Terry B July 12, 2017 at 9:28 am

John, our entire (smallish) backyard is also garden, and I totally approve. My one routine yard duty in St. Louis was mowing the lawn, which was sizable. Now we don’t even own a lawnmower.

Anita July 12, 2017 at 10:07 am

Sounds like a cocktail exactly geared toward my preferences… and I have two bottles of nice gin that somebody brought as a hostess gift! Maybe I can make some of your other recipes while kicking back the cocktail(s); if I do, I’ll be sure to post :) p.s. I so miss having a yard/garden. And despite sifting and new soil and mulching, know you’ll still have random nails and screws and such popping up like archaeological finds. Keep those tetanus shots up to date.

Terry B July 12, 2017 at 12:10 pm

Anita, I think you’ll like this one. Sometimes when Marion and I cook something that turns out really well, we deem it “restaurant good”—in other words, if we were served the dish in a restaurant and had to pay for it, we would be happy to eat it. Last night, as we were sampling this cocktail, Marion said it was “bartender good.” Regarding backyard archeological finds, besides construction debris, Marion has dug up countless marbles, a few toy soldiers, a broken glass car-shaped bottle and other charming artifacts. Some are displayed on a kitchen windowsill.

Barbara Fazio July 12, 2017 at 8:37 pm

Sounds like a perfect summer cocktail for Scottsdale, AZ. Wish my grapefruit and lemon tree were ripe for the picking. Thanks, Terry.

Kate July 12, 2017 at 9:31 pm

I’m always looking for new ways to use gin! Can’t wait to try this. Thank you! :)

Dani H July 12, 2017 at 10:28 pm

Gin and tonic is my go to drink but this sounds so refreshing I can see it becoming a new favorite. Thanks for another great recipe.

I keep meaning to try fried sage but forget when I have fresh sage in the house.

A lovely photograph of the butterfly, Terry!

Mellen July 13, 2017 at 4:11 am

Sounds really good, and we’re on the same work-breakdown here. I do the garden and tend the plants , Steve does the rubble-hauling. Difference is that when we find treasures in the soil, they are in the 17,000-years-old category, which is totally normal here, not even worthy of kindergarten Show And Tell because everyone has a pile of them. Somewhat sadly, we have loads and loads of land to take care of now, but hey, we’re basically farmers now and have to tend our plot.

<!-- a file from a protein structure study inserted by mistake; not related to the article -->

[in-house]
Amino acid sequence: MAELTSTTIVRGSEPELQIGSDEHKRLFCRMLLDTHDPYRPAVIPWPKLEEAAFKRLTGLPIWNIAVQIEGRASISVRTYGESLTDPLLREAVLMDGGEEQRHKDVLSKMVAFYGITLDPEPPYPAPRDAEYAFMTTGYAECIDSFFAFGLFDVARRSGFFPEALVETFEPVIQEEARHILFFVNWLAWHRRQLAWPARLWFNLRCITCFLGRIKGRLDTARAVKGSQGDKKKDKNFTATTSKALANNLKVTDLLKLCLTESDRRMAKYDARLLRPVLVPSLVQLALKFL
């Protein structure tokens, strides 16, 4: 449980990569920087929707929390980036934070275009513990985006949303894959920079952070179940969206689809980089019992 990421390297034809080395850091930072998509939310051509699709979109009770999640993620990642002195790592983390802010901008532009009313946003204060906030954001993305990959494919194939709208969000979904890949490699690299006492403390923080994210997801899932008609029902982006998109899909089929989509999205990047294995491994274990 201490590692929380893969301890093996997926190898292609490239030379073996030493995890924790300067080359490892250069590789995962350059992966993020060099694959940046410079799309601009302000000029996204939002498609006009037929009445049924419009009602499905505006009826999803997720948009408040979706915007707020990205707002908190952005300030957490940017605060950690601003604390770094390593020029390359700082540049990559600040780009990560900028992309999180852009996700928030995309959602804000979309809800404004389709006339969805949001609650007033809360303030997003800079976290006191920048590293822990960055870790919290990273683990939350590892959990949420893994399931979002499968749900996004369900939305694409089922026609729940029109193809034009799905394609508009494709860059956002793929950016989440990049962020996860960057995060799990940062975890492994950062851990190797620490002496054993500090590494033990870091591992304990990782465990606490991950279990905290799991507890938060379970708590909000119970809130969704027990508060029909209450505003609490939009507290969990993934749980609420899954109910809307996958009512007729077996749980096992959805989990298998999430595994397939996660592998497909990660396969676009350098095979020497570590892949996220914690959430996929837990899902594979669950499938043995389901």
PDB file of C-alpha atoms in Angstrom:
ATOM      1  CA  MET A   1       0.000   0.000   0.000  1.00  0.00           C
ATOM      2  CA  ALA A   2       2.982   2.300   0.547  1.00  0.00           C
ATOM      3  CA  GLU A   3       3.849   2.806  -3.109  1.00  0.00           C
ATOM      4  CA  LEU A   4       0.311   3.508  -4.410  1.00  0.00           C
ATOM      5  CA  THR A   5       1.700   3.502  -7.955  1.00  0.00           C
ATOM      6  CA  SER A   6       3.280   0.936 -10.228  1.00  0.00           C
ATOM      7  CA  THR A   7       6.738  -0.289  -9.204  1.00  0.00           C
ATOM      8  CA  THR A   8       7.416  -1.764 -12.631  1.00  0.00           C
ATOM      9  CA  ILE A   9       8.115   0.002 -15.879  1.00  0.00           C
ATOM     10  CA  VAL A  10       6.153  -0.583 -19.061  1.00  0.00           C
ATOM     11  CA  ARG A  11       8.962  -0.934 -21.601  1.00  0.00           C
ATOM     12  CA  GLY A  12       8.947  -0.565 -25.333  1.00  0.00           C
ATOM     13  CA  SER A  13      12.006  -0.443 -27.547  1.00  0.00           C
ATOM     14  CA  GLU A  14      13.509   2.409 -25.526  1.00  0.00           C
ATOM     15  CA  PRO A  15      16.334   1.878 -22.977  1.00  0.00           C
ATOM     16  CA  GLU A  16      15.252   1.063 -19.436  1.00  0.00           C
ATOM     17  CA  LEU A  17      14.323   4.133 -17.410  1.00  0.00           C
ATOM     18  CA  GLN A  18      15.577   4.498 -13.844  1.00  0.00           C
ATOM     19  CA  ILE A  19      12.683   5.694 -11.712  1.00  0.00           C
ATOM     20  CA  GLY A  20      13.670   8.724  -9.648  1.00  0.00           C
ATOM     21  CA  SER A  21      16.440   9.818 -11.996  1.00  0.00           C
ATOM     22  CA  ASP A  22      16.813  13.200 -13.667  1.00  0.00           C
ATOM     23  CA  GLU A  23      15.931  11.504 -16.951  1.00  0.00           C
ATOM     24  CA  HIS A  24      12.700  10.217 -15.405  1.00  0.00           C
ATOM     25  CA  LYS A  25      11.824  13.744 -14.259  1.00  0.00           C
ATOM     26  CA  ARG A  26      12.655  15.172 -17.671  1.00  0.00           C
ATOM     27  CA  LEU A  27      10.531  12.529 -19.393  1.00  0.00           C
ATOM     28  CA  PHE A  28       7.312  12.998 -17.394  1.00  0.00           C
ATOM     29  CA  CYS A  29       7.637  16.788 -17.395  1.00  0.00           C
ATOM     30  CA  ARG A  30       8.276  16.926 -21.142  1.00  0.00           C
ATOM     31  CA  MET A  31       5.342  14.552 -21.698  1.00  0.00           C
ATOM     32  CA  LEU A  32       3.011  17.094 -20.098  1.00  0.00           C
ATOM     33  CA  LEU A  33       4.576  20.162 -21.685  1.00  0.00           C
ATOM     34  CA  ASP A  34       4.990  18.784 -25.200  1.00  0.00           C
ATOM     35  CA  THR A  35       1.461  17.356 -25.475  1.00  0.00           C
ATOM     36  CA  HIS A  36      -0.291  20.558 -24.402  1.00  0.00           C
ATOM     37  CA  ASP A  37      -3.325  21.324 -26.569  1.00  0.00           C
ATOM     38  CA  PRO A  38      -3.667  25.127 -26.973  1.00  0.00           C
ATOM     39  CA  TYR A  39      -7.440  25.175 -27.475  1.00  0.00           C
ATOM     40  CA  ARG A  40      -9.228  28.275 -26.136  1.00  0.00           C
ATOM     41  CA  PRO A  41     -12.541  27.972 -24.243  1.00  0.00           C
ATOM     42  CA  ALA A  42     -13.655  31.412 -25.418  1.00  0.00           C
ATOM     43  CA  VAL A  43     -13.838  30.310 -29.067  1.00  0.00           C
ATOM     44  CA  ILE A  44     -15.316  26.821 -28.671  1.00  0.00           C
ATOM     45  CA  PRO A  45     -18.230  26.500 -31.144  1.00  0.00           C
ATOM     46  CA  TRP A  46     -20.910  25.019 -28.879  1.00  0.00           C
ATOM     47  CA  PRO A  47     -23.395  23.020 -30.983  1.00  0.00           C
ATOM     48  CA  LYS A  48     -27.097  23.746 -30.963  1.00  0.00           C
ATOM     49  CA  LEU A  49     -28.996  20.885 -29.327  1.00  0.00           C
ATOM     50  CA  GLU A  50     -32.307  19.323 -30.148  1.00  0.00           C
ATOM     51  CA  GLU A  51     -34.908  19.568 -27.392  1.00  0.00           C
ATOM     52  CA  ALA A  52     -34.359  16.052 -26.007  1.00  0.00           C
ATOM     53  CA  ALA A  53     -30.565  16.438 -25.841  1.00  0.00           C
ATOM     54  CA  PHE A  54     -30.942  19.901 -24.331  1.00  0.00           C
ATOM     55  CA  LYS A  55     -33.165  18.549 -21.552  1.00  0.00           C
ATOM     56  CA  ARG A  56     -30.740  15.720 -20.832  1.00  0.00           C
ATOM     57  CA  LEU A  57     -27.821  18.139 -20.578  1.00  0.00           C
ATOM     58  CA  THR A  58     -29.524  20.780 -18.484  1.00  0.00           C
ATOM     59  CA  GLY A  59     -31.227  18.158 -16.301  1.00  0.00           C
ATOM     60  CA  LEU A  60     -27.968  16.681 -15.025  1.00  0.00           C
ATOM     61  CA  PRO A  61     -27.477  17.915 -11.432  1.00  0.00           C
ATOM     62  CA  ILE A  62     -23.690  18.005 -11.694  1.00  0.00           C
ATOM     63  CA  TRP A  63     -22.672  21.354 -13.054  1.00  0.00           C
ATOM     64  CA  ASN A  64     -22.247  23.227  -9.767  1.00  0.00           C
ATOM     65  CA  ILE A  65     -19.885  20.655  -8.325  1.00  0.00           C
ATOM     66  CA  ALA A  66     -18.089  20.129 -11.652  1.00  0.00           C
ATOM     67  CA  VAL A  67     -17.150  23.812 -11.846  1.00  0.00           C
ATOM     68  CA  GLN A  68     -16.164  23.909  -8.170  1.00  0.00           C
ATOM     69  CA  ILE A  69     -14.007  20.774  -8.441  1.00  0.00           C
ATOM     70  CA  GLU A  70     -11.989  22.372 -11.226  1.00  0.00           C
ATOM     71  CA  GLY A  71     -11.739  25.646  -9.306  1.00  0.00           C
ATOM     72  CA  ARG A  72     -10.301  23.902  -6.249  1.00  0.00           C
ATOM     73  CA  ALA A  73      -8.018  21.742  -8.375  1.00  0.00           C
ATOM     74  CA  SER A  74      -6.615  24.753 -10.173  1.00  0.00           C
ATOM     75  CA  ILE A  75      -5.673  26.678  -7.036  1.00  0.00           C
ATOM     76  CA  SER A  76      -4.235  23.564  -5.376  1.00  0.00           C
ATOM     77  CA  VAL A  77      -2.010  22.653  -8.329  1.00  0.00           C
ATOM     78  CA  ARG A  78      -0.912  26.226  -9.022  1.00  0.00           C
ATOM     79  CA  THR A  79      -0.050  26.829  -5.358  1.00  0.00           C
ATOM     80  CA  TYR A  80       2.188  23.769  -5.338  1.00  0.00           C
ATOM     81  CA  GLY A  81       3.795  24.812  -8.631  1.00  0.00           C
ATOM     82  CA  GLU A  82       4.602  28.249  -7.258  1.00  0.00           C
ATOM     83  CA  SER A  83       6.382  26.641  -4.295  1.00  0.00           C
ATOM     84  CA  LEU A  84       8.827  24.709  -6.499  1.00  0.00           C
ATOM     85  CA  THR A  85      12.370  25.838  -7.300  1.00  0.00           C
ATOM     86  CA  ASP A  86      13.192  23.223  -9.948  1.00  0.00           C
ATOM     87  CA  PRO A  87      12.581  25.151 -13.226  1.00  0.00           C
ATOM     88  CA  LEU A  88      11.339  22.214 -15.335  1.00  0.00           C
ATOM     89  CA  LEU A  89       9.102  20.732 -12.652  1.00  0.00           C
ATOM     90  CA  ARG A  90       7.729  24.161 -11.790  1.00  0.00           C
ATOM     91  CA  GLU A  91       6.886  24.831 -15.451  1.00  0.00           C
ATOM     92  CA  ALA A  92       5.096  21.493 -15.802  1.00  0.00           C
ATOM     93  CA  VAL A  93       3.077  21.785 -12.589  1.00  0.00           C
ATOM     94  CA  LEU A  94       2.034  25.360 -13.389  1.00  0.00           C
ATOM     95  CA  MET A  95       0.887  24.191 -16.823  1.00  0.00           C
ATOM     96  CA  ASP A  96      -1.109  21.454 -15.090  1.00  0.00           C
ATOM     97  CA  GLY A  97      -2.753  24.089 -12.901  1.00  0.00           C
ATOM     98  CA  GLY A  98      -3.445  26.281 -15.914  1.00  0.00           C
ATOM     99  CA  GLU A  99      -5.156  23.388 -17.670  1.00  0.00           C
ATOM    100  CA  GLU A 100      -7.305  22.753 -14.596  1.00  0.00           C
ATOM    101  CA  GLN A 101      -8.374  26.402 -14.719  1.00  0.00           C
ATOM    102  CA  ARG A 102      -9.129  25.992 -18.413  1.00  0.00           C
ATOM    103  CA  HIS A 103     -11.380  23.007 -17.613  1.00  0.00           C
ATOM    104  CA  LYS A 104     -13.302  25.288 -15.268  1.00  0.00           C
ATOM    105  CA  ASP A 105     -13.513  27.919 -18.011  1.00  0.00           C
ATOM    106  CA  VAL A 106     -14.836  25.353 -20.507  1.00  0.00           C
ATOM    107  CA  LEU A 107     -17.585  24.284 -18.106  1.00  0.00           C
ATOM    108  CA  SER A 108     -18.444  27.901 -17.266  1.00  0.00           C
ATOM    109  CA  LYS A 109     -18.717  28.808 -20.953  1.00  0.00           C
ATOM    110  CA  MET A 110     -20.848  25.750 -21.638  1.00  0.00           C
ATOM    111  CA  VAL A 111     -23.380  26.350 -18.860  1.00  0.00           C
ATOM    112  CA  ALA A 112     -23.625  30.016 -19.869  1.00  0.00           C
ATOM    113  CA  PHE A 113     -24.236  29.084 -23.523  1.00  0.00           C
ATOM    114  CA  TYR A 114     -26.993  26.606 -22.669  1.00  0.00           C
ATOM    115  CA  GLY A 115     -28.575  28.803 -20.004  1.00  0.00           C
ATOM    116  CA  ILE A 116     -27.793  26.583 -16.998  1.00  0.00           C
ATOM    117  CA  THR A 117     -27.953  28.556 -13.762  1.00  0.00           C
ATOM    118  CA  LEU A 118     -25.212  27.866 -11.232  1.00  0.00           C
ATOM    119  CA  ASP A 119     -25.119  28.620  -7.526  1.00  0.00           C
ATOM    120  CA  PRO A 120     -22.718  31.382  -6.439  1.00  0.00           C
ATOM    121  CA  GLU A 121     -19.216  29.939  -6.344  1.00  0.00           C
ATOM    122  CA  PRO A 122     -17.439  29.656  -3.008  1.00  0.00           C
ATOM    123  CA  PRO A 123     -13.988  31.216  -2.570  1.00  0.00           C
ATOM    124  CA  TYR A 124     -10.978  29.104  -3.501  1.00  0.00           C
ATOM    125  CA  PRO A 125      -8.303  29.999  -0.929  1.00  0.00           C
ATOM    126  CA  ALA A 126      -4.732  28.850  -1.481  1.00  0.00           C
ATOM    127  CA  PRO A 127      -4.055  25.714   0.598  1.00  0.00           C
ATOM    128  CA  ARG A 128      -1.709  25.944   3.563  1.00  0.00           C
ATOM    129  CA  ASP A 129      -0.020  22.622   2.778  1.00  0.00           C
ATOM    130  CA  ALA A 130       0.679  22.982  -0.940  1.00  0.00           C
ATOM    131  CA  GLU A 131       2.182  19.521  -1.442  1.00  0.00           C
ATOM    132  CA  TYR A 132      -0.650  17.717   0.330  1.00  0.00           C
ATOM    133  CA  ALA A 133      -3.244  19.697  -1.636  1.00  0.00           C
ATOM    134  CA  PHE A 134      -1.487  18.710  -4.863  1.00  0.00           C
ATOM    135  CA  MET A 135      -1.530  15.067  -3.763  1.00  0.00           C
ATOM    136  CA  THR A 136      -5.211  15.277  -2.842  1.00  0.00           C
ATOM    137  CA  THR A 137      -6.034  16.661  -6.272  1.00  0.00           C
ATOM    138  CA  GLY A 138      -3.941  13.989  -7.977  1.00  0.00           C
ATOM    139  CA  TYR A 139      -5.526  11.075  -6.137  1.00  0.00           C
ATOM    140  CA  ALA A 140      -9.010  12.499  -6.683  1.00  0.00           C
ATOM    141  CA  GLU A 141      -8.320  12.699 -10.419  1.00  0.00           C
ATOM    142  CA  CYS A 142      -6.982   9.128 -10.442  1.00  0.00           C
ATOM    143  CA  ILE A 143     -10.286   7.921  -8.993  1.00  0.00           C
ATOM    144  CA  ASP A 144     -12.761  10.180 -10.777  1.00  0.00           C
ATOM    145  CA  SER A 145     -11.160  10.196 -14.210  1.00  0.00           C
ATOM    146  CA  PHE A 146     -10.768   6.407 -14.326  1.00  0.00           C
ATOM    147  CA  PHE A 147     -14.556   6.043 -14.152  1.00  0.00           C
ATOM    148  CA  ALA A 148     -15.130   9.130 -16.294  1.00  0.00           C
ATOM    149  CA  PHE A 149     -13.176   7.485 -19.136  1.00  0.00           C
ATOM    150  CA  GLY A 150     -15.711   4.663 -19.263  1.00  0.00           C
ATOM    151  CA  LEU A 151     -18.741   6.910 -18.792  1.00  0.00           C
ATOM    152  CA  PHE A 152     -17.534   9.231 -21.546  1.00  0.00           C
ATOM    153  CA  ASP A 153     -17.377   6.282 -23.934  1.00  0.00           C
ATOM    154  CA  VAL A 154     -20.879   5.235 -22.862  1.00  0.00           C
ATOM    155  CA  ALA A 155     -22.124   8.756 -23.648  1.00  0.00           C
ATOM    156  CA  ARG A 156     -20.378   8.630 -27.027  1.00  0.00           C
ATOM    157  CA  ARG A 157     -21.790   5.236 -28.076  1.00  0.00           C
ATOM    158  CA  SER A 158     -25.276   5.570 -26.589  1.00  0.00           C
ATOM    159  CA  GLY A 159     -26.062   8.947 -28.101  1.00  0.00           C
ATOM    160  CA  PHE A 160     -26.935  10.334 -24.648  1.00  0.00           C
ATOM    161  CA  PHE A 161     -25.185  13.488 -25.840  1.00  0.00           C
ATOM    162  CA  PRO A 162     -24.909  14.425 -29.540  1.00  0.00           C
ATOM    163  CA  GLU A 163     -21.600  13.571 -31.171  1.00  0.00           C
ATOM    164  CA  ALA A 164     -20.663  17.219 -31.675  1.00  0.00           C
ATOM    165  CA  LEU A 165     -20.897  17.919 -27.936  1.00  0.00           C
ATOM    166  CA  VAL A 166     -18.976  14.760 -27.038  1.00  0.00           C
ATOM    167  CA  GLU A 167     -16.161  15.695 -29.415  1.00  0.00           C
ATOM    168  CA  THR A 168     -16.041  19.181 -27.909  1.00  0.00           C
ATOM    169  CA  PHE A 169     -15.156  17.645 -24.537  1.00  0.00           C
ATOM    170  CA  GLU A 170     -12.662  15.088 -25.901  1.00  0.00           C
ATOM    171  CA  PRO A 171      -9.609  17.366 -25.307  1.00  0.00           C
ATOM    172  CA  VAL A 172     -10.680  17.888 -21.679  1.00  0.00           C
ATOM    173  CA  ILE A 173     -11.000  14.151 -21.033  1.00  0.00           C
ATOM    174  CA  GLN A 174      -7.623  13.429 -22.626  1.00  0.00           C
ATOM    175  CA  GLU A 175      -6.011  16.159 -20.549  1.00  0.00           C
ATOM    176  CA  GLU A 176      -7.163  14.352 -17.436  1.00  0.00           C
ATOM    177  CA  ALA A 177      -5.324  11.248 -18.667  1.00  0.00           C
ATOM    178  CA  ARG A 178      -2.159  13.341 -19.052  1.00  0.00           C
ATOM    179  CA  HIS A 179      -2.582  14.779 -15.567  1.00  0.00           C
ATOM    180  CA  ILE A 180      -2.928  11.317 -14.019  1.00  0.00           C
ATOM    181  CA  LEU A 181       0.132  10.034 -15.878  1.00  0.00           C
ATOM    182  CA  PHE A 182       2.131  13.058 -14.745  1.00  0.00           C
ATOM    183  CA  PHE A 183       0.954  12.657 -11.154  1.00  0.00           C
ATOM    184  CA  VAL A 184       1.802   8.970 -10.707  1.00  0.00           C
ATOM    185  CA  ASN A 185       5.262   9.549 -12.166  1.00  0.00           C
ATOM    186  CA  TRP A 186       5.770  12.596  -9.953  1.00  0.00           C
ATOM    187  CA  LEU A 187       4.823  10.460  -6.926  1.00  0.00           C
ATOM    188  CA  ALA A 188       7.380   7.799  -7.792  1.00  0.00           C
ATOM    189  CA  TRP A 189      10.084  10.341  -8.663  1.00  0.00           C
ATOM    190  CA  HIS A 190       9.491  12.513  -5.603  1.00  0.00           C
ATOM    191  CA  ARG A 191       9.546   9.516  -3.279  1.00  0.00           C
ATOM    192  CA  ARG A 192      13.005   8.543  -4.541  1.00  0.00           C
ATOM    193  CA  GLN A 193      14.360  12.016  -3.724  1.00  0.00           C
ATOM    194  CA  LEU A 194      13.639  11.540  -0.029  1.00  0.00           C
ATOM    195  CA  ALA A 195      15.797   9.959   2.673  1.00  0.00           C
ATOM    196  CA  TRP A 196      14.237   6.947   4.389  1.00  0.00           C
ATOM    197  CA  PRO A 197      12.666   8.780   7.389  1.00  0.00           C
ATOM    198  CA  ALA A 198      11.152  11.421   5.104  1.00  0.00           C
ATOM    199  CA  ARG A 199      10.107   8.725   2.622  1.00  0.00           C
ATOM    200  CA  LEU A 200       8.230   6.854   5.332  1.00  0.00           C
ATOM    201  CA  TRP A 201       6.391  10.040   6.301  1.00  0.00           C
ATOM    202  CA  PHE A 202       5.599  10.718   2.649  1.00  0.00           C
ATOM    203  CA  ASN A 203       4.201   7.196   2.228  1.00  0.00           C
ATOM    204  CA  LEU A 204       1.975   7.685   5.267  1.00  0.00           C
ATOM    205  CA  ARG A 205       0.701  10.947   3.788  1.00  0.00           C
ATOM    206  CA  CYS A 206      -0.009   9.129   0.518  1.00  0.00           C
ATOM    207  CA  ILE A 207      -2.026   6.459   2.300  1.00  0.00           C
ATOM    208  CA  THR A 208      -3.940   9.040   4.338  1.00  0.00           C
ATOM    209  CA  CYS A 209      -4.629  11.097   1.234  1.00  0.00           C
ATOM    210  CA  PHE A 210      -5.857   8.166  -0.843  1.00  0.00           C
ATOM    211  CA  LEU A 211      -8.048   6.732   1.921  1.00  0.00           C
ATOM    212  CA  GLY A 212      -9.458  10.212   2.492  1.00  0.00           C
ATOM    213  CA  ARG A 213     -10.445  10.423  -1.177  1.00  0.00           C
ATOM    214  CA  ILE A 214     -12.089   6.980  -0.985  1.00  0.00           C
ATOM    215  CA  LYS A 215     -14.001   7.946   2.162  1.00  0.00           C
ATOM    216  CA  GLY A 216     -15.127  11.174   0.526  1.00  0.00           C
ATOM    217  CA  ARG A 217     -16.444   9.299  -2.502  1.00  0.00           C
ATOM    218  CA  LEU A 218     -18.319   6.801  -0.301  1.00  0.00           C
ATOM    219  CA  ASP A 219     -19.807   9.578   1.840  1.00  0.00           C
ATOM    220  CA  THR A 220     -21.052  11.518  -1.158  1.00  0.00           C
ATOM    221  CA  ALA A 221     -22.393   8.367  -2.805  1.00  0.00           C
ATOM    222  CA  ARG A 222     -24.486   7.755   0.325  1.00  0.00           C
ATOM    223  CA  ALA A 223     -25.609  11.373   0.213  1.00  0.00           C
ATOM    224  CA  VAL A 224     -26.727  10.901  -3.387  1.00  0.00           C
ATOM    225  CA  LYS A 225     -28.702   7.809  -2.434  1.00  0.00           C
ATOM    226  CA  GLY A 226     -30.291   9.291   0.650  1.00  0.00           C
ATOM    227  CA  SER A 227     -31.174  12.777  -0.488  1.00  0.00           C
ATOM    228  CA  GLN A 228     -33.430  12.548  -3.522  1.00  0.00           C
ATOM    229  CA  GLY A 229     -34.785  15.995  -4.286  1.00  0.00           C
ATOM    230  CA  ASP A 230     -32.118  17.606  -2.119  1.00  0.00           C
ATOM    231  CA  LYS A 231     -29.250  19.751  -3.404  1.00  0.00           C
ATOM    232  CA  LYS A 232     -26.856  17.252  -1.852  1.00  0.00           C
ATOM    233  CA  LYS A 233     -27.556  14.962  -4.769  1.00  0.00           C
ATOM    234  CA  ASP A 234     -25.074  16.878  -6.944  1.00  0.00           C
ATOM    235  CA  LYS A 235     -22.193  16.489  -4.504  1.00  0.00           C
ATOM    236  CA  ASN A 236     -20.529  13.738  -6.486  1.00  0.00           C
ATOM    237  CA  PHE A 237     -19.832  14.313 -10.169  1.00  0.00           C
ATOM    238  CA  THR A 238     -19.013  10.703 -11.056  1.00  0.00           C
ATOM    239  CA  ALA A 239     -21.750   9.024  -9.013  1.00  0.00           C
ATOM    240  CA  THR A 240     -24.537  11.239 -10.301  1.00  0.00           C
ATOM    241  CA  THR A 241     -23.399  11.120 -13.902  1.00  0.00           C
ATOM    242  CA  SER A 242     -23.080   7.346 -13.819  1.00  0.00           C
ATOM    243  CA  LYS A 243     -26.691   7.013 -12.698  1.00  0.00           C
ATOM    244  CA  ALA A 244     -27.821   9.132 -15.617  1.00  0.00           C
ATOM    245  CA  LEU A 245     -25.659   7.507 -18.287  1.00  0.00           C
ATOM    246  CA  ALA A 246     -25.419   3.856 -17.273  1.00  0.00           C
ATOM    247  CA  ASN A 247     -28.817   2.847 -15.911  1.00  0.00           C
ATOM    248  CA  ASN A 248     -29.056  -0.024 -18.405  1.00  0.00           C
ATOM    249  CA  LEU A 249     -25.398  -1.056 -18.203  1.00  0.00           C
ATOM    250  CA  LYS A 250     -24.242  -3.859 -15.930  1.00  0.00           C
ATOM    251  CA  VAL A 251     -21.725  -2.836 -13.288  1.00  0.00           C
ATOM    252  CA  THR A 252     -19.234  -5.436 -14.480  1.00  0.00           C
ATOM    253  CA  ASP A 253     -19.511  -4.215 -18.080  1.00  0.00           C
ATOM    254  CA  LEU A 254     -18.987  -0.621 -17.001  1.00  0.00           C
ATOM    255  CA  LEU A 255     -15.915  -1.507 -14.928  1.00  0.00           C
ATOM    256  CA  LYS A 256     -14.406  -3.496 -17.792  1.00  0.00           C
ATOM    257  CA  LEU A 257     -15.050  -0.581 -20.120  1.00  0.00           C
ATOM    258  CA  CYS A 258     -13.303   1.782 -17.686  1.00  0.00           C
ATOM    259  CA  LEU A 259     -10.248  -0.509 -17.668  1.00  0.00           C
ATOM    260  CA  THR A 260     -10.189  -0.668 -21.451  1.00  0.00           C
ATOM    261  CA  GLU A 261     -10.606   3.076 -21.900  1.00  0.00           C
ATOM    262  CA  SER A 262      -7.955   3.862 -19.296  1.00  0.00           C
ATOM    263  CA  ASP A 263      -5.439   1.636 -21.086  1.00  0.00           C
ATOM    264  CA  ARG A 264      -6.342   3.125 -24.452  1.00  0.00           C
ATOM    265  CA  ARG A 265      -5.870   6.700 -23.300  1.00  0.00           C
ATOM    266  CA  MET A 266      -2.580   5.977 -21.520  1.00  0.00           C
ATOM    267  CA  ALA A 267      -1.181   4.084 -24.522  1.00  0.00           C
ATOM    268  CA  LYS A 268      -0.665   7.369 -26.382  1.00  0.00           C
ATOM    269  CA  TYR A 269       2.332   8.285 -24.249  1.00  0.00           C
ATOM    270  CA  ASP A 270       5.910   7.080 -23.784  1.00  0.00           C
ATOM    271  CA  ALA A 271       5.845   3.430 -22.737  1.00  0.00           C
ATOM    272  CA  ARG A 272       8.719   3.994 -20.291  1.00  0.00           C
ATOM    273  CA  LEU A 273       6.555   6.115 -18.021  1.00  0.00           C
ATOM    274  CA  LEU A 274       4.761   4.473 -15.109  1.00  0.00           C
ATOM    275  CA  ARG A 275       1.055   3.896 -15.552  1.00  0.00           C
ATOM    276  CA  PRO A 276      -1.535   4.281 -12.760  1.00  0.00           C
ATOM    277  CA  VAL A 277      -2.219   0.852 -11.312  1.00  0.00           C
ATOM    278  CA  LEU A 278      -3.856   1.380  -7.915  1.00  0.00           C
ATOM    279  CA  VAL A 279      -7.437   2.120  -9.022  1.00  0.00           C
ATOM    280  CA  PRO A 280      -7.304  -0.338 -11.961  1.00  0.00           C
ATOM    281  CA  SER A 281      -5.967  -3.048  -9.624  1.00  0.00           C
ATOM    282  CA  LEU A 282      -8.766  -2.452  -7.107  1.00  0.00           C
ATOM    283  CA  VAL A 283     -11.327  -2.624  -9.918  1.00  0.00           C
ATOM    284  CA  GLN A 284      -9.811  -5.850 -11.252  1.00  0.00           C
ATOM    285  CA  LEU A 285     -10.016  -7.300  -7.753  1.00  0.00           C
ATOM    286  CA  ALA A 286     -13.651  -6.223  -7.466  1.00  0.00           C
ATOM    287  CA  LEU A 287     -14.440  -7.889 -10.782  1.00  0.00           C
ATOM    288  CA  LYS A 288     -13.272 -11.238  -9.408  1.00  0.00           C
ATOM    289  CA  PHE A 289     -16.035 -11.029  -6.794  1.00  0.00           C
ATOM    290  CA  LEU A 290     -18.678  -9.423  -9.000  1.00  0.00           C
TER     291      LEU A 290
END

We have recently discovered at the Bio store a ginger syrup, which seems to go very well with a number of herbs (like sage) and gin (though I’m not a gin drinker, but Steve and guests have raved about it). Works for me on top of coconut ice cream. Also very refreshing when mixed with a cold San Pellegrino or Badoit.

Loads of caterpillars this year, too, which means loads of beautiful butterflies. I spent a day last week following hordes of them around the yard, marvelling at all the stupendous colors and taking pictures of them. We have dragonflies galore as well, which according to what I have read is a good thing, as they are major predators of insects that harm garden vegetables.

We cooked a “restaurant-good” pintade two days ago when we had a guest/client here. Only problem was that it came with the neck/head/beak on it, which caused a momentary kitchen fuss before I found the cleaver. Those television chefs never mention these sorts of moments, do they?

Terry B July 13, 2017 at 1:40 pm

Barbara, Kate and Dani, I hope you try it. Every time I look at the photo, I have to admit, I’m ready to drink this cocktail again.

Mellen, your found treasures sound amazing. Our oldest find was an early 1900s coin, in such bad shape that it wasn’t worth more than face value.